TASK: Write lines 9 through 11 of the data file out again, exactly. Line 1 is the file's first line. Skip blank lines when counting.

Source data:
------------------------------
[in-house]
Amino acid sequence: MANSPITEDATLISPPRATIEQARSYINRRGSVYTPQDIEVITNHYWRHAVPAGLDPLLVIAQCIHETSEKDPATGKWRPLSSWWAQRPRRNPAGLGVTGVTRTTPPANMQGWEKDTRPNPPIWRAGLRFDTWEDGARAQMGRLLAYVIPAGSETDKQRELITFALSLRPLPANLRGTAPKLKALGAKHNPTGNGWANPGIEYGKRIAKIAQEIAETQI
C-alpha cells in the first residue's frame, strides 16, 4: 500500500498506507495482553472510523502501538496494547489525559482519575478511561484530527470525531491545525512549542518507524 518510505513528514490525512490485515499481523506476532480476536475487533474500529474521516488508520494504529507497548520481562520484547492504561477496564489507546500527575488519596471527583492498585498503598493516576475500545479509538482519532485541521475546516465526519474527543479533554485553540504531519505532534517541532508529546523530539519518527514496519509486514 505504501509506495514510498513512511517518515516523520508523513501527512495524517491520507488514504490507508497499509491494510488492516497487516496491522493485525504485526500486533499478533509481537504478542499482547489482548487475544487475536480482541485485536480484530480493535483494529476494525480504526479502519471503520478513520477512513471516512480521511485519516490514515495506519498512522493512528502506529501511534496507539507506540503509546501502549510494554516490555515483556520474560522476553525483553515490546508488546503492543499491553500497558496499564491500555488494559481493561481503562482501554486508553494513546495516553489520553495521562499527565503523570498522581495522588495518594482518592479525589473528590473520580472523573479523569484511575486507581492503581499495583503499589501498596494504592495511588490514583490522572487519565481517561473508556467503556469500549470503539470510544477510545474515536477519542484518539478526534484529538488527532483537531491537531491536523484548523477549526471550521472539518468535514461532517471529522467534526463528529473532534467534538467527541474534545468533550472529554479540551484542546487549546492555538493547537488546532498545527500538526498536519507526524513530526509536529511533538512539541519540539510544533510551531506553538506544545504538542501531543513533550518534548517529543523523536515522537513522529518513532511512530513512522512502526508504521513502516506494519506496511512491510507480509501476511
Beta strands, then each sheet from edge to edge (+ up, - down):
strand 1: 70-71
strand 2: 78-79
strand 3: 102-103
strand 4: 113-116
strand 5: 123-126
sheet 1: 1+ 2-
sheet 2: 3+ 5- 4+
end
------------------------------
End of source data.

strand 5: 123-126
sheet 1: 1+ 2-
sheet 2: 3+ 5- 4+